It's not just the spiders in the latrine or the terror of what's really lurking at the bottom of a sleeping bag.
Sometimes parents are responsible for their children's uneasiness at summer camp, says Betty van der Smissen, president-elect of the American Camping Association and professor of recreation at Pennsylvania State University.
"Too often it is not a matter of whether the child is ready to go away from home, but whether the parents are ready to allow the child to go away. It's a protective thing, first of all. Parents say they're not really sure their child can take care of himself. Sometimes children have been overprotected."
Since the child's stay at Camp Whatta Lotta Fun might be the family's first separation, "It is very important that parents prepare themselves for their child's summer camp experience and be involved in anticipating the camp," says Van der Smissen.
Be sure that you are ready to have your child leave home, that you trust him or her to get along and that you are not fearful of the risks and rare, but possible, mishaps connected with camping.
These suggestions on how to psychologically prepare your child and yourself for summer camp are from the American Camping Association and from area camp directors:
Begin to build the thrill of camp by getting books on the child's level that deal with camping. Read and talk about the stories. Share personal anecdotes of your own camp experiences.
Avoid stressing how much you'll miss the child, or the youngster will begin to feel guilty about being gone.
Listen carefully for questions the child raises and note which are points of anxiety. Deal with them calmly.
Don't try to convince the child, in a rush, that he or she will love camp.
Avoid initiating the subject of homesickness. You might actually be planting a thought that may never otherwise occur to the child. If the youngster mentions it first, listen to any fears. Don't say homesickness won't happen. He or she might feel both homesick and ashamed and be too embarrassed to go to a counselor for help.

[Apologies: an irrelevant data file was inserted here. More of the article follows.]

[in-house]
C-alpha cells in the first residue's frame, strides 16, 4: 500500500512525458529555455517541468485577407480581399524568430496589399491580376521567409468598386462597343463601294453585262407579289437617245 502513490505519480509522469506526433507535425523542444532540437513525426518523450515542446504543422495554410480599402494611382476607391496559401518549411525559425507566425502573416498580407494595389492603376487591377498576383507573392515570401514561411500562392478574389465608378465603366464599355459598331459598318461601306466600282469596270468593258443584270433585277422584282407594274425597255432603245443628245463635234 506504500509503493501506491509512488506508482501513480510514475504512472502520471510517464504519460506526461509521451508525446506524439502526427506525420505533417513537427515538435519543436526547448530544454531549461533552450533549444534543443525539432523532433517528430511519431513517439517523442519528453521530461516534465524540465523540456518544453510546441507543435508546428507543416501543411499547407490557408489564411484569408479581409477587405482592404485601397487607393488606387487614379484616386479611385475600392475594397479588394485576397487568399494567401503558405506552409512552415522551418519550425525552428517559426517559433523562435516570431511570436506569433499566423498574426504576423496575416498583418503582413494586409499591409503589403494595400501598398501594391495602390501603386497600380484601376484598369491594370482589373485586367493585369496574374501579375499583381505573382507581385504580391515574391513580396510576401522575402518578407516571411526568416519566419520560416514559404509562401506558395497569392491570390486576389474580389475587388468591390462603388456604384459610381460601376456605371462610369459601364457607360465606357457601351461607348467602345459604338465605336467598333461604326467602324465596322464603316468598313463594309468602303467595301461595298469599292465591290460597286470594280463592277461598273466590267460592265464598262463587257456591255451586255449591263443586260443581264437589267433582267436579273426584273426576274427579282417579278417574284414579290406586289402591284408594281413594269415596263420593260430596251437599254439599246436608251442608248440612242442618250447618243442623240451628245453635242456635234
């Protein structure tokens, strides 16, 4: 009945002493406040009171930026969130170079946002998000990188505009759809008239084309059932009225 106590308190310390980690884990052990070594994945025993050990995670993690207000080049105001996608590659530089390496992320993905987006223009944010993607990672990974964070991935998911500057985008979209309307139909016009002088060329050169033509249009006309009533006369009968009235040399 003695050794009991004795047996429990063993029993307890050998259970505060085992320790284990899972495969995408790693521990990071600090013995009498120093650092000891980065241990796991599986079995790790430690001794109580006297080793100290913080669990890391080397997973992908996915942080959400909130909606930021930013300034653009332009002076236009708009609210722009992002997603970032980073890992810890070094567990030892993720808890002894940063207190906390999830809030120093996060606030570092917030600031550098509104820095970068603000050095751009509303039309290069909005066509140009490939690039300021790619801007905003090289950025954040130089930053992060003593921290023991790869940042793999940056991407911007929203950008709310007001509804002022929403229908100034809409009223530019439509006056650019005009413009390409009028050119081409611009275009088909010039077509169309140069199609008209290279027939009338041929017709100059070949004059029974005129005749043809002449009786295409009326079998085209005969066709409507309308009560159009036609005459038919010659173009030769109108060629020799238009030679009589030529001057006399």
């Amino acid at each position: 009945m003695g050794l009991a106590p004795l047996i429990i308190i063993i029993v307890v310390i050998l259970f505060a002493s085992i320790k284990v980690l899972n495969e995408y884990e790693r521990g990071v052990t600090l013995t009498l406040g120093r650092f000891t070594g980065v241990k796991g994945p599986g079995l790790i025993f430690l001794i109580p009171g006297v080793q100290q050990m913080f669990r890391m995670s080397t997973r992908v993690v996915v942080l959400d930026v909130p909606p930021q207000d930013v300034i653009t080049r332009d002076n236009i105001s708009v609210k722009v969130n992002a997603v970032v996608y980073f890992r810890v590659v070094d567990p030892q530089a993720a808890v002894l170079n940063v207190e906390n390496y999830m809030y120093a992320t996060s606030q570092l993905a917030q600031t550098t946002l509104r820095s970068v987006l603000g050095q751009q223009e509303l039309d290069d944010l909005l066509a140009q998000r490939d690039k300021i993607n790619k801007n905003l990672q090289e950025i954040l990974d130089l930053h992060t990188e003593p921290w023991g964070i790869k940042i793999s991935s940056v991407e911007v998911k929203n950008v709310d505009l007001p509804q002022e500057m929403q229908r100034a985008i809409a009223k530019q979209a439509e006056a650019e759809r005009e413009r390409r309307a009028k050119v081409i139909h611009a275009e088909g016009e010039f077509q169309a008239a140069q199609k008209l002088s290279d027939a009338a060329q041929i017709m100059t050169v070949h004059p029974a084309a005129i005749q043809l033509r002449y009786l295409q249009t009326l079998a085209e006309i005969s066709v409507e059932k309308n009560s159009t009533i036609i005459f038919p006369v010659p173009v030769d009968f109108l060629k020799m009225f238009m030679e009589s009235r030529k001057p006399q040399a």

Easy the Way
Let the child stay overnight with someone they're comfortable with, a friend or relative, to experience sleeping away from home.
Contact someone going to the same camp, or make arrangements with the parents of one of the child's friends for the youngster to go to camp together.
Visit the camp ahead of time to familiarize the child with the camp site and personnel. Call the camp director to find out when visitors are welcome.
Make sure your child's health habits are as regular as possible for his or her age - washing, brushing teeth, combing hair.
Write cheerful, positive letters, but don't make them so full of exciting events that the camper is jealous of what he or she left behind. (If a pet dog misses his owner and won't eat, don't mention it.)
Type letters to young children. He or she might not be able to read your handwriting or might misunderstand it completely.
Pack self-addressed, stamped envelopes or postcards in your child's luggage, to make writing home as easy as possible.
If you are concerned about an anxiety-filled letter, ask the camp director to investigate the situation rather than jumping in the car. By the time the parent gets the letter, the unhappiness might have passed.
Follow camp policy regarding food packages, spending money and visits. If the child insists you break camp rules because "other parents do it," ask the camp director for guidance.
Remember that some camps do not allow phone calls. A child who is doing well might be overcome with homesickness by a call. Long-term camps often have visitors' days when campers are ready to receive representatives from the outside world. If you have promised to visit, keep your word.
And finally, don't send a child to camp while the rest of the familyis undergoing a crisis or involved in an exciting event. If there is an unexpected death in the family, or a major husehold move to another part of the country, don't try to spare the child the experience. And don't let camp keep the child from a special treat.
"The only time I was ever homesick," confessed YMCA Camp Letts director Ambery Butcher, "was the summer my family went to the New York World's Fair when I was at camp."